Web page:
Access to grad_output (the input to the backward)

Hi,

In this tutorial, it is mentioned that backward receives a tensor (grad_output) but when we run loss.backward(), loss is a scalar. I see scalar is also a tensor but if grad_output is something other than the loss then my question is how I can have access to the grad_output that is computed based on loss then?

@staticmethod
    def backward(ctx, grad_output):
        """
        In the backward pass we receive a Tensor containing the gradient of the loss
        with respect to the output, and we need to compute the gradient of the loss
        with respect to the input.
        """
        input, = ctx.saved_tensors
        grad_input = grad_output.clone()
        grad_input[input < 0] = 0
        return grad_input

Hi,

When you call t.backward(), if t is not a tensor with a single element, it will actually complain and ask the user to provide the first grad_output (as a Tensor of the same size as t).
In the particular case where t has a single element, grad_output defaults to torch.Tensor([1]) because that way what is computed are gradients.
Does that answer your question?

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Thank you for your reply.
So backward function always assumes a 1D input. I thought backward network can be considered as the transpose of the forward network in the linear case (fully connected and conv), so I thought backward function should accept an input the size of the output of the layer. That’s why I am puzzled why backward accepts 1D input.
Here is what I want to implement:
According to the chain rule, we can view the process of computing the gradients of loss w.r.t. parameters as the dLoss/dy * dy/dparams. I am building a network that computes the second part i.e. dy/dparams (similar to what happens in the backward function of each module in Pytorch). Now, my question is what would be the input to that network so that it computes the same gradients as loss.backward() calculates for each layer. This way, I would be able to bypass loss.backward() and use my own backward function. But first, for a sanity check, I want to implement backpropagation using this method (feeding gradients computed in loss to a forward network instead of using loss.backward())

Thanks

Hi,

There is a small difference between theory and practice here:

  • In theory yes, backward should work only with 1D Tensors and vector Jacobian product. Where the Jacobian assumes 1D input and 1D output.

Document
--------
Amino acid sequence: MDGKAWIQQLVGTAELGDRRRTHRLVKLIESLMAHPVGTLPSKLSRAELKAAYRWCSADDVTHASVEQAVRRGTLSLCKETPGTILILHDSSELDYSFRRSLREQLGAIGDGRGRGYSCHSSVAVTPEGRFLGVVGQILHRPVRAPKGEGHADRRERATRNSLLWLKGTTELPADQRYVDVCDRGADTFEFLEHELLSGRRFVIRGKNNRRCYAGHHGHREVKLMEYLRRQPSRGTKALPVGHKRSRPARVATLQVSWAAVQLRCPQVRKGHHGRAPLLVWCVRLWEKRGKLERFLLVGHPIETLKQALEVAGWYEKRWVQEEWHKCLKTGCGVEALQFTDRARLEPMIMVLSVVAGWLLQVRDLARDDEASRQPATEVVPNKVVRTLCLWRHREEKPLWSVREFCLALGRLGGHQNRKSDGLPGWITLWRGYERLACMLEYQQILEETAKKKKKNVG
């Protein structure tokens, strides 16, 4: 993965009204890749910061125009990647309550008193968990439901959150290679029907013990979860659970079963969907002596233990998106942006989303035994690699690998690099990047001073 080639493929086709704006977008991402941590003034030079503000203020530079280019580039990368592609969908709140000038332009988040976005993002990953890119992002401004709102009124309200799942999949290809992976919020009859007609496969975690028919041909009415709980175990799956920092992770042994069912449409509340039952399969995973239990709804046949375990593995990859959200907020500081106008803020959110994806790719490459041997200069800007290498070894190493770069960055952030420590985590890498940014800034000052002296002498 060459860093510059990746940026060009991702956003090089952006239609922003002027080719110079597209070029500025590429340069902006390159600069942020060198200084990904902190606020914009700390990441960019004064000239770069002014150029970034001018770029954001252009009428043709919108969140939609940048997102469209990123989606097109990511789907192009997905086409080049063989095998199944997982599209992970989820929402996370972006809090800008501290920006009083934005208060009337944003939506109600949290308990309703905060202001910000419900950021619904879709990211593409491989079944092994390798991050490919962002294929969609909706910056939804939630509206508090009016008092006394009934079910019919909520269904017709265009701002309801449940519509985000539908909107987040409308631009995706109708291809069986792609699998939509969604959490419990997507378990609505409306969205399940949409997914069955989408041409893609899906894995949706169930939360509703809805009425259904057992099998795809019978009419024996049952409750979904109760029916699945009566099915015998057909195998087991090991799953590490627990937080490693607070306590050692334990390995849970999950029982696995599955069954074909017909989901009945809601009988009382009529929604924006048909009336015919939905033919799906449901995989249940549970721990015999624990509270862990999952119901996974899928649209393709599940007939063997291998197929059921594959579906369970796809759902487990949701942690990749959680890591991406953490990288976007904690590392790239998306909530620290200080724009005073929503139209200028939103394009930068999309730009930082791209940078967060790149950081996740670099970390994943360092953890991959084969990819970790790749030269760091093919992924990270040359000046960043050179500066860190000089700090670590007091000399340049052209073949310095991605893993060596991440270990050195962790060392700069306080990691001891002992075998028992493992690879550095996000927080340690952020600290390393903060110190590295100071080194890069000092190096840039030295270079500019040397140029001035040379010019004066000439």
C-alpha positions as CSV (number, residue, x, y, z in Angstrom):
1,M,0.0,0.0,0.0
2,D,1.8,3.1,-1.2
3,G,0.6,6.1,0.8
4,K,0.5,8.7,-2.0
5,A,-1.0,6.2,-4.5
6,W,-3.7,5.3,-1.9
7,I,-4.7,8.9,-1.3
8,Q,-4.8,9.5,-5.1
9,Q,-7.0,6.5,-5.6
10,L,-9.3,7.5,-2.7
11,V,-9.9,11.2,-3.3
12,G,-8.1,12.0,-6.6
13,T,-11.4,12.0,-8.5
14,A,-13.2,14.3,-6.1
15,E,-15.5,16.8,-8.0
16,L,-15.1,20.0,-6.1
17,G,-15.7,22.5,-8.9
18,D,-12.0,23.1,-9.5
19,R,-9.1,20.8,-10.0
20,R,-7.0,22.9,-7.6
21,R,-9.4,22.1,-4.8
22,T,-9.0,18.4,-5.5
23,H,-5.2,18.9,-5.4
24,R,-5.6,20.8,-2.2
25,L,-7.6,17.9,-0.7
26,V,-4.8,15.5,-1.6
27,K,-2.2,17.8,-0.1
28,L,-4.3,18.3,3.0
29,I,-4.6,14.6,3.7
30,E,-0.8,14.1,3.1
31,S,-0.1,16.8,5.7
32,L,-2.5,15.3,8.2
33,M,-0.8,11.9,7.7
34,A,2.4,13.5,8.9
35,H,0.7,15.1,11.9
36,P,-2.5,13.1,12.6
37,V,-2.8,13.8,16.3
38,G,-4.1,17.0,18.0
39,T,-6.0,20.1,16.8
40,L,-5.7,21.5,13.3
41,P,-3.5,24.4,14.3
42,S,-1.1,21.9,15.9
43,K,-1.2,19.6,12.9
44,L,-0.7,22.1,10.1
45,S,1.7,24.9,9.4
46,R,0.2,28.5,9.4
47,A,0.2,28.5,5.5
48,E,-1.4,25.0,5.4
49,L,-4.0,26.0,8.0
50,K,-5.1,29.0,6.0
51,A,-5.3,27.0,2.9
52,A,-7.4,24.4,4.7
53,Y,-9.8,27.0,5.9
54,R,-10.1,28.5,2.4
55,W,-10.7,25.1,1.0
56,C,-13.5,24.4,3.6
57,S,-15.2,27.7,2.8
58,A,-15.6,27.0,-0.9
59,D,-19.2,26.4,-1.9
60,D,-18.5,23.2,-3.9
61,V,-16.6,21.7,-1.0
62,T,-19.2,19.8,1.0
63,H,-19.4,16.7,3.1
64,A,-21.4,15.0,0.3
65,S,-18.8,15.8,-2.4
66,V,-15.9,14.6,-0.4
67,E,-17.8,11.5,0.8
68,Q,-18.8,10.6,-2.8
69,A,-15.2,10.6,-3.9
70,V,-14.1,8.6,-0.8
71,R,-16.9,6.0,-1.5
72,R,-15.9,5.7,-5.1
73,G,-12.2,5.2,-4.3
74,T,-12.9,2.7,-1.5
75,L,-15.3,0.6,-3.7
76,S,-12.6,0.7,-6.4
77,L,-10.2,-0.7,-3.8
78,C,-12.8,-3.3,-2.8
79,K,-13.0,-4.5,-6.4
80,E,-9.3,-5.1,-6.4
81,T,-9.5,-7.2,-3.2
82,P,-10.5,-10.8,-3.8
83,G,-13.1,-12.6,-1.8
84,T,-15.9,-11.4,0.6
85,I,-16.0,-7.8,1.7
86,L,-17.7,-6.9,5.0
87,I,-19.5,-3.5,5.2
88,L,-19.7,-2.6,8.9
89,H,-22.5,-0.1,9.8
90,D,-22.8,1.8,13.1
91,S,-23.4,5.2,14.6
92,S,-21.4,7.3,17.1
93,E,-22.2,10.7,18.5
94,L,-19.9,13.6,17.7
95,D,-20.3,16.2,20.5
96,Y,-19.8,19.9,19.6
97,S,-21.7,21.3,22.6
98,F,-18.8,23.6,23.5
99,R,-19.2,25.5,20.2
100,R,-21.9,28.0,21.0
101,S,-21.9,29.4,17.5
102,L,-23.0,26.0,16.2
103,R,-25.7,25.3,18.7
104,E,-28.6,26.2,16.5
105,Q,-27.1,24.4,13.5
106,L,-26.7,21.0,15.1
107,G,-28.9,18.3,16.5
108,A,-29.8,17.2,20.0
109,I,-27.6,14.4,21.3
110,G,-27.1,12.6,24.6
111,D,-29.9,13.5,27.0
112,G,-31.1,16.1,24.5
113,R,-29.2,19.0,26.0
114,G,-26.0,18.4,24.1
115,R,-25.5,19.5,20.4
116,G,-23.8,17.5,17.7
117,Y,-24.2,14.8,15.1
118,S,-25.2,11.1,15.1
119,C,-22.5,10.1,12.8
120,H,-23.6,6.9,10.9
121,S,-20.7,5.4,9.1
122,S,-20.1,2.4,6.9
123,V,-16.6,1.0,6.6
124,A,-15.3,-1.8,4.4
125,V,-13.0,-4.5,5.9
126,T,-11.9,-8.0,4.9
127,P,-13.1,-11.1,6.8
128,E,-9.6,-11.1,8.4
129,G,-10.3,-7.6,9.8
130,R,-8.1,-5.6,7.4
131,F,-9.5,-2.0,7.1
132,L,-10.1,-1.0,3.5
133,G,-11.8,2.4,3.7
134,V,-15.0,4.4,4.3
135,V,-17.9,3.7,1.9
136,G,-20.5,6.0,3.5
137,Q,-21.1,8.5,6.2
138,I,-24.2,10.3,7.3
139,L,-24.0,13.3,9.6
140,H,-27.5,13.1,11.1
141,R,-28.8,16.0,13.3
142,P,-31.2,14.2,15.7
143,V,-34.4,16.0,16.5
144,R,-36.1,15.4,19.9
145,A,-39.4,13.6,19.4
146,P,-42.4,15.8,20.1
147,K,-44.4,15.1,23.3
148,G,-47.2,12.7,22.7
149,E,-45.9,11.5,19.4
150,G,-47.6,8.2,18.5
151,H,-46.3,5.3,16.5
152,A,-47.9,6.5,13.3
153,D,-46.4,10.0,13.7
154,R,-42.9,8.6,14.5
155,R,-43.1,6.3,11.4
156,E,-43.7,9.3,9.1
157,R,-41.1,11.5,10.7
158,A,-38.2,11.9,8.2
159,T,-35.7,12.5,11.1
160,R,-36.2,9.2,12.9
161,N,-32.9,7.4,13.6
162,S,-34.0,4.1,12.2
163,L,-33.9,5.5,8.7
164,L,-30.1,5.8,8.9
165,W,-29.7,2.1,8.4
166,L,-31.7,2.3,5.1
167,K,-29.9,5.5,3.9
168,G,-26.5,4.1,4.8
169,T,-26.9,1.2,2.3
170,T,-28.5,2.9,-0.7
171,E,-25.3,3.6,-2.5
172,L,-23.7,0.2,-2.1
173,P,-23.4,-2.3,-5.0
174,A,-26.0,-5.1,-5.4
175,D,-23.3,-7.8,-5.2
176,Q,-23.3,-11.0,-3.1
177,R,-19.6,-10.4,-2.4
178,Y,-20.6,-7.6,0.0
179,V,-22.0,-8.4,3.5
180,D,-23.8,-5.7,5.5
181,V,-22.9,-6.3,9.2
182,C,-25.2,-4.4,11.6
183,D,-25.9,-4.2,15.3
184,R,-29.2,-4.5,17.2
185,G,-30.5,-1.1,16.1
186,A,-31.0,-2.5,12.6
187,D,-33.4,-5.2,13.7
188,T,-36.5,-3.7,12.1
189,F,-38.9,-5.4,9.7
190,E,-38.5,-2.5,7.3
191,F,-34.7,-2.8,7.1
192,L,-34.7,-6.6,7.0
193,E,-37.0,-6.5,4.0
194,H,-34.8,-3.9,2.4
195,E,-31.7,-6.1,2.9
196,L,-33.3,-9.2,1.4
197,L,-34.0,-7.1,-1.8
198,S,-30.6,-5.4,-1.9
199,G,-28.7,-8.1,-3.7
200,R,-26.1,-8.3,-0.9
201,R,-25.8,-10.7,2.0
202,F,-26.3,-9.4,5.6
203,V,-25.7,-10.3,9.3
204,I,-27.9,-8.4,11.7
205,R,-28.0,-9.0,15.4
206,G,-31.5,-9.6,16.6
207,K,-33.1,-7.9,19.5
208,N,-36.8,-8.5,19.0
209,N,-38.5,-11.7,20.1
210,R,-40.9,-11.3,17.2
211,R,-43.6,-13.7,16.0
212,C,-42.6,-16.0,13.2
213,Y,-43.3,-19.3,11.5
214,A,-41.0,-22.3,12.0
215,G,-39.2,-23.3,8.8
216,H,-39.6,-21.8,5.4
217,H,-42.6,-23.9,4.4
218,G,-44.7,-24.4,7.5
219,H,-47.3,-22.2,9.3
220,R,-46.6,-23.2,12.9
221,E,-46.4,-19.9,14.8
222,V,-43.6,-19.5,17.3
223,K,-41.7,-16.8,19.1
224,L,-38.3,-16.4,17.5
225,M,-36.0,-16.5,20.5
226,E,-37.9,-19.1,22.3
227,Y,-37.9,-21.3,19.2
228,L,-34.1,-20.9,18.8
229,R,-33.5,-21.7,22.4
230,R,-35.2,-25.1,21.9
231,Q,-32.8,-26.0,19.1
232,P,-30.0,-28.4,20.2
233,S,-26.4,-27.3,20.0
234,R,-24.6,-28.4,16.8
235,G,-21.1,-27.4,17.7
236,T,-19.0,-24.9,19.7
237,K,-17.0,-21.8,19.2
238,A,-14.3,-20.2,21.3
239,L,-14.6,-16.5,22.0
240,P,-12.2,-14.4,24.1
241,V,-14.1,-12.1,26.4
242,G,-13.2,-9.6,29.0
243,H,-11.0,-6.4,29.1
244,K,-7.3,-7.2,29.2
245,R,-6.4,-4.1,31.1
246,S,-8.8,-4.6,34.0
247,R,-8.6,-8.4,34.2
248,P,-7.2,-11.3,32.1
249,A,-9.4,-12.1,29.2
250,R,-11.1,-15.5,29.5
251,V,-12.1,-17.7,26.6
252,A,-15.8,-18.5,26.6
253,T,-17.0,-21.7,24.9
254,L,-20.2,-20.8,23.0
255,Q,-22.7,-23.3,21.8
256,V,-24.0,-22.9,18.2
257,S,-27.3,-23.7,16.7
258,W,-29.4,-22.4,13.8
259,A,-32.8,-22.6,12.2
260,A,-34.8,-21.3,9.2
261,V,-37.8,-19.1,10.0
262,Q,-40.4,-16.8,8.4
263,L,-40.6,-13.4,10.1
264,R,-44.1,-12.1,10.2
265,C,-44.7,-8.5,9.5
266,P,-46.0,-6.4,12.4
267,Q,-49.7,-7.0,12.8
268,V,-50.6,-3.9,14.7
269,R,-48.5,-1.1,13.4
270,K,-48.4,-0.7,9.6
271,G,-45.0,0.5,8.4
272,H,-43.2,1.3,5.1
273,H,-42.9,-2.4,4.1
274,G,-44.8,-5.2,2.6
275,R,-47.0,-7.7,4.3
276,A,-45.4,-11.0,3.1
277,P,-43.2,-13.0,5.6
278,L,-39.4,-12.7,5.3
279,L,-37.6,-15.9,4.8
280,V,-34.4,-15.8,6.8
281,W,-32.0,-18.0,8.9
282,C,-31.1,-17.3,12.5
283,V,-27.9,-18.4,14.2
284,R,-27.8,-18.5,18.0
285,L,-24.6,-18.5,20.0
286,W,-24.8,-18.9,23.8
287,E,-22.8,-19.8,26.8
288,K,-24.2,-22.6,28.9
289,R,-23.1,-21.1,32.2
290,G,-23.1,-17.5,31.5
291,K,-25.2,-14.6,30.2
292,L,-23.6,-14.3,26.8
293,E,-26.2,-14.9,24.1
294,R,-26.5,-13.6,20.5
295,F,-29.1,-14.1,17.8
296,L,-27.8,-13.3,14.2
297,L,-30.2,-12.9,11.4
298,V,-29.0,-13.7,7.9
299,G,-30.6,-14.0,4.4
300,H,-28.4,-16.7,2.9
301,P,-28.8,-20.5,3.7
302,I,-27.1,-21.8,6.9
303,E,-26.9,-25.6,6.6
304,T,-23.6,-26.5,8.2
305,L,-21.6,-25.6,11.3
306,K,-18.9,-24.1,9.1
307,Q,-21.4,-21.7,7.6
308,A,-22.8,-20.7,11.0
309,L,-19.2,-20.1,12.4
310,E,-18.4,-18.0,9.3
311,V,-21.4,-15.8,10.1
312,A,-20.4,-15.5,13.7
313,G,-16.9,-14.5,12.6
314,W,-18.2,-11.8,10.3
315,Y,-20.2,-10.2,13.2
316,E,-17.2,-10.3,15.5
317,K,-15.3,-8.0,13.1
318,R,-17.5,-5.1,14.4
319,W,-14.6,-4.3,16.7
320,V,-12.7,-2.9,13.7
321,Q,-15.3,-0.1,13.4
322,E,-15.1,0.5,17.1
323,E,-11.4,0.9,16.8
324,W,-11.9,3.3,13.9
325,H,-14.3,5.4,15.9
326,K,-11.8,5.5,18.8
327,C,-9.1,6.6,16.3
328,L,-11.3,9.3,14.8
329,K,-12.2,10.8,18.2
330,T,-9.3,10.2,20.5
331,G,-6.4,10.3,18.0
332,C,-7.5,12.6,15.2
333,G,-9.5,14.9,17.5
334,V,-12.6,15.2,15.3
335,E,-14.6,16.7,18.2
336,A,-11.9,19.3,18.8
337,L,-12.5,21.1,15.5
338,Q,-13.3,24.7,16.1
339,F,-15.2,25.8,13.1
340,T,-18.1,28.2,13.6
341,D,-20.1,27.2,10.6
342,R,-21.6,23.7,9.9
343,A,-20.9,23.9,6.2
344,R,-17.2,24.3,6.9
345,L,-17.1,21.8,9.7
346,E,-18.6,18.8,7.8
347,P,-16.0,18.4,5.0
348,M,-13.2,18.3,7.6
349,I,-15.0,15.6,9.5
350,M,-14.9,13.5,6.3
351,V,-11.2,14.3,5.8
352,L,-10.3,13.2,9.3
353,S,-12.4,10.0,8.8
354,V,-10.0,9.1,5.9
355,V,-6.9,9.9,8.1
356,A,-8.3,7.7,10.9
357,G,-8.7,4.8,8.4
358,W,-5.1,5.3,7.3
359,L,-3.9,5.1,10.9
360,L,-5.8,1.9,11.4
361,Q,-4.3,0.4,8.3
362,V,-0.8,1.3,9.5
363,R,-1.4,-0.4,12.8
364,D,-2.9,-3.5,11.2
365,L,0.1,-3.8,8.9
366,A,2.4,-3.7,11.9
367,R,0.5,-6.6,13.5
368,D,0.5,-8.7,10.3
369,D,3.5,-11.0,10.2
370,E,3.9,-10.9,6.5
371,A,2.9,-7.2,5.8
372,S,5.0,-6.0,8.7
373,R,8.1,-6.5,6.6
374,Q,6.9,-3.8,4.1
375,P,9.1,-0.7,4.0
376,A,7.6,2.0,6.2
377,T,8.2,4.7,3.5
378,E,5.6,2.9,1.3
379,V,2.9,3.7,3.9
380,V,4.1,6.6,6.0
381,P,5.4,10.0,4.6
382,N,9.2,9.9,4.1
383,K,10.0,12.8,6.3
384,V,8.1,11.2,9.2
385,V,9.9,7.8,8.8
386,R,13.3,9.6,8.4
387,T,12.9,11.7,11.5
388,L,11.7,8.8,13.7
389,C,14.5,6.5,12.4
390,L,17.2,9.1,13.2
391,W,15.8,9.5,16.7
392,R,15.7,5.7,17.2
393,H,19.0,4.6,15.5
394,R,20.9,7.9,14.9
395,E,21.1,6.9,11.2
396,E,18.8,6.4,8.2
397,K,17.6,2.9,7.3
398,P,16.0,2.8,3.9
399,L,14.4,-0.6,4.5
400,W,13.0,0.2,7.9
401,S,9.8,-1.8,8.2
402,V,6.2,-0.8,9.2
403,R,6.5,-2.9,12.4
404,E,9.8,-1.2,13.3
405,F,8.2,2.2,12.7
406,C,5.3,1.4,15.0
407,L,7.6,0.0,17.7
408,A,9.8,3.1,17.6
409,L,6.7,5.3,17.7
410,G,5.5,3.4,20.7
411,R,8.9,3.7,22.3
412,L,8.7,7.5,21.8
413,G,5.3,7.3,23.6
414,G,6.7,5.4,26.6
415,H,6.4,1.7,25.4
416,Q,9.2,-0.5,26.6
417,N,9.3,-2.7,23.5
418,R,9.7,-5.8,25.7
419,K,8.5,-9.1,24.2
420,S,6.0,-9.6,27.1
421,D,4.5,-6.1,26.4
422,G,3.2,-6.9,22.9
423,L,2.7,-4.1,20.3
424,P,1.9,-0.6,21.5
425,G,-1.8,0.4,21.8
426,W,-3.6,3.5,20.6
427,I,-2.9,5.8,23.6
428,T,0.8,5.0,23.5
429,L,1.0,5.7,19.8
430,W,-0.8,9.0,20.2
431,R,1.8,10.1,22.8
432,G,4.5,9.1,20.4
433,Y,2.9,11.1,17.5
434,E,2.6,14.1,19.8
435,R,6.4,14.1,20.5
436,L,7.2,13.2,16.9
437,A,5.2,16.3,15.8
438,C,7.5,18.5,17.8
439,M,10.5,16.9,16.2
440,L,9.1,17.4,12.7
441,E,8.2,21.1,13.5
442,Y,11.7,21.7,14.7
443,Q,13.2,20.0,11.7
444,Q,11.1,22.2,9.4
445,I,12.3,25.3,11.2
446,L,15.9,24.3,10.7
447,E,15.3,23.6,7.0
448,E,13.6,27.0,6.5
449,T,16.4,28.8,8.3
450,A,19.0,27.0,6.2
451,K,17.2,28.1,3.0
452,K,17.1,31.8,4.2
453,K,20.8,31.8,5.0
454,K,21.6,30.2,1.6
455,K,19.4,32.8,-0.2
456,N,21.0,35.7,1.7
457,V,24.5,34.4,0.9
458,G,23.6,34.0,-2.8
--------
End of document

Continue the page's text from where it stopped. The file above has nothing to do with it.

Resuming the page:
• In practice, your input is not a 1D and the output is not either. So you will get a dLoss/dy which is not 1D but the same shape as y. and you should return something that is the same shape as params. But it should be computed as if these were 1D * 2D matrices.

That being said, keep in mind that if your net is a function f with input x and output y (assumed 1D here). Then what you will compute by doing y.backward(v) is v.t() J where J is the jacobian of f of size (len(y), len(x)).

Thank you for clarification.
I am still having a hard time replicating Pytorch’s loss.backward() from scratch.
I computed dLoss/dy when Loss is a CorssEntropy loss and fed it to my backward network. I compared the loss and also the gradients computed by my network to the same network being trained with loss.backward(). But, gradients are not the same the ones computed by loss.backward() and I am puzzled why. I would appreciate it if you could point me to where my logic is wrong. Here is the code:

import torch.nn as nn
import torch.optim as optim
import torchvision

import numpy as np
import scipy.stats as ss
import scipy
import torch
from torchvision import datasets, transforms

imagesetdir = '/.' #path_prefix+'/Data/'

use_cuda = True
batch_size = 64
kwargs = {'num_workers': 0, 'pin_memory': True, 'drop_last':True} if use_cuda else {}
train_loader = torch.utils.data.DataLoader(
    datasets.MNIST(imagesetdir, train=True, download=True,
                    transform=transforms.Compose([
                        transforms.Resize(32),
                        transforms.ToTensor(),
                       
                    ])),
    batch_size=batch_size, shuffle=True, **kwargs)
test_loader = torch.utils.data.DataLoader(
    datasets.MNIST(imagesetdir, train=False, transform=transforms.Compose([
                        transforms.ToTensor(),
                        transforms.Normalize((0.1307,), (0.3081,))
                    ])),
    batch_size=batch_size, shuffle=False, **kwargs)



class Forward(nn.Module):
    def __init__(self):
        super(Forward, self).__init__()
        self.fc_0 = nn.Linear(1024, 40, bias=False)
        self.fc_1 = nn.Linear(40, 10, bias=False)

    def forward(self, x):
        x0 = self.fc_0(x)
        x1 = self.fc_1(x0)

        return x1, [x0, x1]

class Backward(nn.Module):
    def __init__(self):
        super(Backward, self).__init__()